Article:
A large portion of your grade will come from a semester project.
Projects may be submitted by teams of up to two students, although three students
may be allowed to do a common project after justifying it to Kyle first.
Students may collaborate outside of their teams, with anyone in or out of class (with proper
At the end of the semester, each team will submit a written document of around 10 pages and give a
short presentation of around 20 minutes.
Project reports are due Wednesday, November 25th.
They should be submitted by at least one student per group on eLearning as pdfs.
Projects can take on any number of forms:
You are strongly encouraged to work on projects motivated by your primary
professional development or research interests.
Project topics need not be limited to specific topics in class, as long as they focus on
You should work on or study problems whose solutions you want to know but
Attempt to solve an interesting, non-trivial, and preferably open theoretical problem related to
Implement and experimentally evaluate a few algorithms or data structures for one or more
closely related problems in computational topology.
Projects of this type will preferably compare algorithms or data structures that have known
theoretical guarantees versus those used in practice in cases where they differ.
Write a comprehensive survey on a topic relevant to computational topology.
Surveys should be a bit longer than theoretical or experimental reports, and they should include
a history of the topic; a description of motivating applications; a summary of known results;
sketches of the most important algorithms, data structures, and/or proofs; suggestions for
future research; and a thorough bibliography.
Do something else cool and relevant to computational topology.
Project proposals are due Friday, October 23rd.
They should be submitted by individual students on eLearning as pdfs.
Proposals should be one to two pages in length, and they should include a crisp self-contained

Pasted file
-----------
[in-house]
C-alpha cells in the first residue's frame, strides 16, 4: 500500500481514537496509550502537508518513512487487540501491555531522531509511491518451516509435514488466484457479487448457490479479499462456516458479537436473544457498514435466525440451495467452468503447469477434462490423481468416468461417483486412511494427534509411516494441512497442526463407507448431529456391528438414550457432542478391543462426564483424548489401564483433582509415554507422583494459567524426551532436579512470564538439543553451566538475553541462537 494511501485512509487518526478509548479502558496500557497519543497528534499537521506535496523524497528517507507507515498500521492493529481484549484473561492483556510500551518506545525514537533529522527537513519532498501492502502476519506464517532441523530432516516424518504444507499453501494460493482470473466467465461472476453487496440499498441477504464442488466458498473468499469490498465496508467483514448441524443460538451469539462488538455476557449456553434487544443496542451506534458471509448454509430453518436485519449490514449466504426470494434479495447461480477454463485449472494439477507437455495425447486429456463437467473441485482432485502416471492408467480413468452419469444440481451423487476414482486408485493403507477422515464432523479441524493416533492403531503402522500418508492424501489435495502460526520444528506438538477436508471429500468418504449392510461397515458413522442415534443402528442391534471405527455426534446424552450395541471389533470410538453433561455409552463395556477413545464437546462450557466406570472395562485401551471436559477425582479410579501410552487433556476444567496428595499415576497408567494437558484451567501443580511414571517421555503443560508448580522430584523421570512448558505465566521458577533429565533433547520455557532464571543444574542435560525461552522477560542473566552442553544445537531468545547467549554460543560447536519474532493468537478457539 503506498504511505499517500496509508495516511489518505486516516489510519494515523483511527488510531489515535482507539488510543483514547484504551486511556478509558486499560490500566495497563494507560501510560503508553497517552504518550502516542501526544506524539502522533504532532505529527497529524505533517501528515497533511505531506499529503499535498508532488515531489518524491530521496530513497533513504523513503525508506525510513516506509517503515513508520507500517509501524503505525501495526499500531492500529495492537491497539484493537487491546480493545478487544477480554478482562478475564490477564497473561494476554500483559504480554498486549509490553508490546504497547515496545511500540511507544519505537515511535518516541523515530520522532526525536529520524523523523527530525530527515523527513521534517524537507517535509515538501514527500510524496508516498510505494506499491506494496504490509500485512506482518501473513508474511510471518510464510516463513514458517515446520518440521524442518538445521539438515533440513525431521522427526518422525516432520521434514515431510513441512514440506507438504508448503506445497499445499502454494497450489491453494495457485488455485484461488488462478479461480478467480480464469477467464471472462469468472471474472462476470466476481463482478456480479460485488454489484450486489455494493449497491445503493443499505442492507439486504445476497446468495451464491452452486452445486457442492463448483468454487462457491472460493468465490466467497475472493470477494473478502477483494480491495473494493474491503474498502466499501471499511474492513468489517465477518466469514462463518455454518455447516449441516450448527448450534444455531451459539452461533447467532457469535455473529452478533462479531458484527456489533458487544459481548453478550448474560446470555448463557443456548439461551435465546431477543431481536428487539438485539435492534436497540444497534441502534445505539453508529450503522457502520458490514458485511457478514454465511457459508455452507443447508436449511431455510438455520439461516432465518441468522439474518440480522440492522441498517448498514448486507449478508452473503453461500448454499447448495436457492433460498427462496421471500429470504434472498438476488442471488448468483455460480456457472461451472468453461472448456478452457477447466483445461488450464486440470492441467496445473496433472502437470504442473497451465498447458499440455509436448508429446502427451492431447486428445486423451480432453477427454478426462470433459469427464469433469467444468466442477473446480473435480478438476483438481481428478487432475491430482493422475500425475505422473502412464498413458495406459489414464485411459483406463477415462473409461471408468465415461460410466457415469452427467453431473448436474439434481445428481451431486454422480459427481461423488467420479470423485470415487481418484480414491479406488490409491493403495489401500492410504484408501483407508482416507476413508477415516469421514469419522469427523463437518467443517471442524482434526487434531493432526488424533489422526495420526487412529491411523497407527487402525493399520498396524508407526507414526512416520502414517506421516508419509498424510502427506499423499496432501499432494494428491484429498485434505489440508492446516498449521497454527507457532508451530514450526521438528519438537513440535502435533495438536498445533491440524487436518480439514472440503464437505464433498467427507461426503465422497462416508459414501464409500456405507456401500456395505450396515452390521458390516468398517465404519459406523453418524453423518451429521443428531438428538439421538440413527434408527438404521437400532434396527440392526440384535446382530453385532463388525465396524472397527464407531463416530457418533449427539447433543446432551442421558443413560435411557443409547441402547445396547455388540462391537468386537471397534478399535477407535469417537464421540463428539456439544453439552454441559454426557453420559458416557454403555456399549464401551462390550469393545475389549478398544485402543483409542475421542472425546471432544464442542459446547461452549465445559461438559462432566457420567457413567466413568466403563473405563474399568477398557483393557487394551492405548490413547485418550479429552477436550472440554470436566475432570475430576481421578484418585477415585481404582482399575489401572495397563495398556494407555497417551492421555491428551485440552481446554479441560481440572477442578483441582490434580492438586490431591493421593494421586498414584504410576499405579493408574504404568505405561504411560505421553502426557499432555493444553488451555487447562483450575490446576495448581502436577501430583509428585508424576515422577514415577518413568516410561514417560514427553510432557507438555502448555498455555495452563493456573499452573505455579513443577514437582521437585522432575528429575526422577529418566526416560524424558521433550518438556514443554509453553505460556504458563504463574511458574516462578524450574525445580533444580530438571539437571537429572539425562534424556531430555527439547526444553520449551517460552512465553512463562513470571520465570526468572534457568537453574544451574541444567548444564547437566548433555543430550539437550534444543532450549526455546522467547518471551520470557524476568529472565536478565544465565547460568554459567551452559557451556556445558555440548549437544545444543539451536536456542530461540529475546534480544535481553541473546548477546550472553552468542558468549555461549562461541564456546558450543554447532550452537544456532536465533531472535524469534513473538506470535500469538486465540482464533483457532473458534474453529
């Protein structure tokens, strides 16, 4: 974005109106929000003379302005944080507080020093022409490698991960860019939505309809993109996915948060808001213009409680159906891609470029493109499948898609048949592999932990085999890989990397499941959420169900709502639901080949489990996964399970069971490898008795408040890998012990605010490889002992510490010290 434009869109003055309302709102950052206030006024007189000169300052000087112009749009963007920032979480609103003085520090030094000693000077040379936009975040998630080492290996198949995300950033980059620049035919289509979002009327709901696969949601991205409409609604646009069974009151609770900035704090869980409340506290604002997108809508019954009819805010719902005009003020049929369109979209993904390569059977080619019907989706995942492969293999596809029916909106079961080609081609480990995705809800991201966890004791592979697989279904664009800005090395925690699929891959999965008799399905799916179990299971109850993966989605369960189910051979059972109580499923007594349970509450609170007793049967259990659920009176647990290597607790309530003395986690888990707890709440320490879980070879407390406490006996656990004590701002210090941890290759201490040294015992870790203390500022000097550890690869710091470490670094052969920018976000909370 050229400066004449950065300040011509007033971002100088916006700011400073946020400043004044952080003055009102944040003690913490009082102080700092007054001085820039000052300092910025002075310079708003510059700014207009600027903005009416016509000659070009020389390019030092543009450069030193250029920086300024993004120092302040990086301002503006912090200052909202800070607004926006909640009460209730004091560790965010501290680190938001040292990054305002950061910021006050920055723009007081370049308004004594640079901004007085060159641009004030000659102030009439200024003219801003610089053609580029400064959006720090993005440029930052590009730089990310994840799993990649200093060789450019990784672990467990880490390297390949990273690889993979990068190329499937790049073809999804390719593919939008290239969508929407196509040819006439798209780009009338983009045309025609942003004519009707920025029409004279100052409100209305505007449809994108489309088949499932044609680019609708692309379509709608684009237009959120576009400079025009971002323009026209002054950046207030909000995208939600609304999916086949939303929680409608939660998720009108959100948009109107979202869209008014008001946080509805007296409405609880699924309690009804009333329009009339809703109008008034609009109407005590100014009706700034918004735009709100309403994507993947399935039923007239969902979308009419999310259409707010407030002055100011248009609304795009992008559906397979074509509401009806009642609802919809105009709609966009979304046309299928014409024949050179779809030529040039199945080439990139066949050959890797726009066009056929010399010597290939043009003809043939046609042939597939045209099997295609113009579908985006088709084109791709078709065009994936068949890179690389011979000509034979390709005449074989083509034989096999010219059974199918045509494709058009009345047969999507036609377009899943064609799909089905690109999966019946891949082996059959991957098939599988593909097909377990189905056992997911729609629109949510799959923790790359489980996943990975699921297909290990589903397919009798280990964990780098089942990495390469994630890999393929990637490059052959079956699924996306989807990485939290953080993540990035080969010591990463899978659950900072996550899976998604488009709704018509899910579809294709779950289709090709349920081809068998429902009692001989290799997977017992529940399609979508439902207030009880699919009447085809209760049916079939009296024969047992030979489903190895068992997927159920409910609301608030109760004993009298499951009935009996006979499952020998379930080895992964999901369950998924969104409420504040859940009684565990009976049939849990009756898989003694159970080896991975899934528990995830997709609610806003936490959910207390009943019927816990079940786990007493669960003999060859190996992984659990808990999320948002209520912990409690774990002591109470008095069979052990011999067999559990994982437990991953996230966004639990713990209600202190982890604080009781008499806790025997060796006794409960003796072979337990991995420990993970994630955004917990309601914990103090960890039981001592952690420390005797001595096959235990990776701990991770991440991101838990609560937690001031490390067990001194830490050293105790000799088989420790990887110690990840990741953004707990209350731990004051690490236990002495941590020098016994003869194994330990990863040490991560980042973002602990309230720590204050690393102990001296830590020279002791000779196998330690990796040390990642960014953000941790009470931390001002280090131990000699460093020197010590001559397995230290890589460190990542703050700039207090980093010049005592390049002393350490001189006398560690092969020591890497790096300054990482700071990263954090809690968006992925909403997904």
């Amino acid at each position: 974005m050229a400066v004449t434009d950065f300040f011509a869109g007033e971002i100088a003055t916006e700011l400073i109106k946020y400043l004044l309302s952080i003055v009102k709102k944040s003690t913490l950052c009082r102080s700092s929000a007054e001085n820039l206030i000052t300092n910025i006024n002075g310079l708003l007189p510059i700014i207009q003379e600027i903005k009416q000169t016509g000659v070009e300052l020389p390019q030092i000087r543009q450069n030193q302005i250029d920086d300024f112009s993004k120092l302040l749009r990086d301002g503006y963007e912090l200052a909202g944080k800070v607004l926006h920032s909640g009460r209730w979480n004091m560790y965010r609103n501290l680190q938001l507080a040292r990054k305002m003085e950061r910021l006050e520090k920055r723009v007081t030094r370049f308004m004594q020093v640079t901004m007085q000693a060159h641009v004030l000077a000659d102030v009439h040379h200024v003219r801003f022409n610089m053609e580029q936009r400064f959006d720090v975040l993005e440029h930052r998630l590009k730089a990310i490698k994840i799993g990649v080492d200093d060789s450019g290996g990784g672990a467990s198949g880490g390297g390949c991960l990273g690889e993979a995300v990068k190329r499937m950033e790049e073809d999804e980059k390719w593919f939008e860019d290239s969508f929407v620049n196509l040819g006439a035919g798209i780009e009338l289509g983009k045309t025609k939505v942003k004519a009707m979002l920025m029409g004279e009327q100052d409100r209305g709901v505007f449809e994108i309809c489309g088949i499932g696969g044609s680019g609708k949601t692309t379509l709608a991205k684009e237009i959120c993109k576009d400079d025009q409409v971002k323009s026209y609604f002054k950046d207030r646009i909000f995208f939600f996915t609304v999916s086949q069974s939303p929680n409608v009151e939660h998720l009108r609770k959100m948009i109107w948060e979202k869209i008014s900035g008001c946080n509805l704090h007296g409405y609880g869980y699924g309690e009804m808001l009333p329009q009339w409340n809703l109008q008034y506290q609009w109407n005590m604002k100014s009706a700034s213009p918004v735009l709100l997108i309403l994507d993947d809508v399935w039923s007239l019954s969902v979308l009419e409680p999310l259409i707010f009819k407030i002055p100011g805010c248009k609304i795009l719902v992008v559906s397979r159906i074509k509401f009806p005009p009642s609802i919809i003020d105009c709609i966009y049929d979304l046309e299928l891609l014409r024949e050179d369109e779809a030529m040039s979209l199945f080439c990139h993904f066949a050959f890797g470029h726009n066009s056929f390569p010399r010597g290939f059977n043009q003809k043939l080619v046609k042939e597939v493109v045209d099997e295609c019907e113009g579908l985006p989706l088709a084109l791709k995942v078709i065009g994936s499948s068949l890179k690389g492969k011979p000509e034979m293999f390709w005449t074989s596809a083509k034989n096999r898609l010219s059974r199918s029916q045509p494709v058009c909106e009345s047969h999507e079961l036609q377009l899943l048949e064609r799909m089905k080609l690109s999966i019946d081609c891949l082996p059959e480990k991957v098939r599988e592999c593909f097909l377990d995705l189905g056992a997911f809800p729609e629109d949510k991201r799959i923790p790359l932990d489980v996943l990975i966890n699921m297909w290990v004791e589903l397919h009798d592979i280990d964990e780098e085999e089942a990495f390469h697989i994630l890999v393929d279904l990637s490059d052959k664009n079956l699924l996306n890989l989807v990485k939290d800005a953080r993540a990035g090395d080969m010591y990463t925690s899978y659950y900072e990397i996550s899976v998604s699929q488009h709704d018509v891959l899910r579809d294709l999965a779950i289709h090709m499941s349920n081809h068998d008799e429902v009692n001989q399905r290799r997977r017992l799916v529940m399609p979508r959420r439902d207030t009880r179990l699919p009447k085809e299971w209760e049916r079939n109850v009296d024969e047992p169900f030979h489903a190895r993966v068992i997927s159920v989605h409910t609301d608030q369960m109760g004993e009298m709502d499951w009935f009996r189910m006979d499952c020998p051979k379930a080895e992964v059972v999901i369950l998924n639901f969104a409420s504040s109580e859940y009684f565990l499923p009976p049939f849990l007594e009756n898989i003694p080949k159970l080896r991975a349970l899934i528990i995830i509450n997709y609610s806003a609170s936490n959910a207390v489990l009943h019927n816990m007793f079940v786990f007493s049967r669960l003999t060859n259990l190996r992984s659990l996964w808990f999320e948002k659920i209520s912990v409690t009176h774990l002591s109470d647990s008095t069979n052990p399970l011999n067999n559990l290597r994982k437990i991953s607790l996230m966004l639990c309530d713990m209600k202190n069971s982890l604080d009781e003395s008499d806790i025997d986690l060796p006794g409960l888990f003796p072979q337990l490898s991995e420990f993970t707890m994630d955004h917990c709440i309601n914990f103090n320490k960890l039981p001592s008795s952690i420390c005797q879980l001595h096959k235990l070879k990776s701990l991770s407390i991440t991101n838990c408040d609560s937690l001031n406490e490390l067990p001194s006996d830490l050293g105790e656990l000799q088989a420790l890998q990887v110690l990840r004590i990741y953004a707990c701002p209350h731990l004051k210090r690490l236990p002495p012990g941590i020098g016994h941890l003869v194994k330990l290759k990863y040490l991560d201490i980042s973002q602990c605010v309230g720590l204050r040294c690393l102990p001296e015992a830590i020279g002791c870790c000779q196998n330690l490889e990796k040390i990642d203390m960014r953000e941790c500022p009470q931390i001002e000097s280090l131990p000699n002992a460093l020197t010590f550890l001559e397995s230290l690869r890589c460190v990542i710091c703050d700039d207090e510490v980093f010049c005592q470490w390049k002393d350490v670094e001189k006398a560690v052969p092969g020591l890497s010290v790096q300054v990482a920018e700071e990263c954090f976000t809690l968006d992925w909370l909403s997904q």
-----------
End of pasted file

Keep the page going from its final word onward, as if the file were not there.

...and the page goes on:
statement of the proposed topic, a brief survey of known results, a
potential plan of attack, and, if theoretical, one or two half-baked ideas that probably won't work
but hey you might get lucky.
After everything is submitted,
we will post submitted proposals to eLearning and/or MS Teams
as inspiration for final projects.
However, final projects need not focus on any of the proposed topics.
If you have a good idea of what you want to do for your final project, feel free to work on it
before project proposals are due.
The ideal result of the project is the creation of a concrete product or
knowledge that can be used in your future career or perhaps a publishable paper.
It's understood, especially if you try for a theoretical project, that you may not find a complete
solution or answer all your questions.
Whatever the result, your writeup and presentation should describe partial results, promising
approaches for ongoing work, remaining questions you would like answered, and ideas that initially
looked promising but weren't (and why).
To provide some inspiration for your own projects, here is an incomplete list of projects done in a
a computational geometry class Kyle taught in Spring 2018.
- A survey on probabilistic road maps for motion planning
- A survey on algorithms for computing shortest paths in motion planning
- Theoretical research on quickly approximating the diameter of a point set
- Implementing geometric algorithms for problems such as collision detection as part of a mixed
reality mobile application
- Theoretical research on the expected computational complexity of Voronoi diagrams where sites
can only "see" points in a halfplane and cells are determined by closest site seeing each
- Experimental evaluation of using different curve similarity algorithms to perform handwriting
- Implementing geometric algorithms for a face morphing/blending application
- Theoretical research on problems involving separating red and blue sets of points
- Survey on ray and arc shooting data structures
- Survey on computing geometric spanners relevant to wireless ad hoc networks
The main ideas behind the project format and large amounts of the language here are due to Jeff
includes a number of good suggestions on where to find good problems both for this class and in the